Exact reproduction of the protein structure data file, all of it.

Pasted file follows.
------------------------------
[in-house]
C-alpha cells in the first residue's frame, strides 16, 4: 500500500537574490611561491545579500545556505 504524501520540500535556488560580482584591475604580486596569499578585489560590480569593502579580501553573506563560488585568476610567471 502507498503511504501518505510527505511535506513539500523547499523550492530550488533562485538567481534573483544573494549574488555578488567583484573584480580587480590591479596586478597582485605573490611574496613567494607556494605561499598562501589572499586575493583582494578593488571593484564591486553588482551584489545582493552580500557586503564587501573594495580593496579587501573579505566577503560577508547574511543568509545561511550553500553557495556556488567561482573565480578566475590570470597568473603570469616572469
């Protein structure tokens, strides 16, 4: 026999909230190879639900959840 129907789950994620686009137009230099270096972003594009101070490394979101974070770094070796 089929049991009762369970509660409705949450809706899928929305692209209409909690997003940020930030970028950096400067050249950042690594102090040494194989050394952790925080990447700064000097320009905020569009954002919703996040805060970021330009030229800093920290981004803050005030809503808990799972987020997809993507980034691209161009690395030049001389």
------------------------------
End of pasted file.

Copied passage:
[in-house]
C-alpha cells in the first residue's frame, strides 16, 4: 500500500537574490611561491545579500545556505 504524501520540500535556488560580482584591475604580486596569499578585489560590480569593502579580501553573506563560488585568476610567471 502507498503511504501518505510527505511535506513539500523547499523550492530550488533562485538567481534573483544573494549574488555578488567583484573584480580587480590591479596586478597582485605573490611574496613567494607556494605561499598562501589572499586575493583582494578593488571593484564591486553588482551584489545582493552580500557586503564587501573594495580593496579587501573579505566577503560577508547574511543568509545561511550553500553557495556556488567561482573565480578566475590570470597568473603570469616572469
């Protein structure tokens, strides 16, 4: 026999909230190879639900959840 129907789950994620686009137009230099270096972003594009101070490394979101974070770094070796 089929049991009762369970509660409705949450809706899928929305692209209409909690997003940020930030970028950096400067050249950042690594102090040494194989050394952790925080990447700064000097320009905020569009954002919703996040805060970021330009030229800093920290981004803050005030809503808990799972987020997809993507980034691209161009690395030049001389």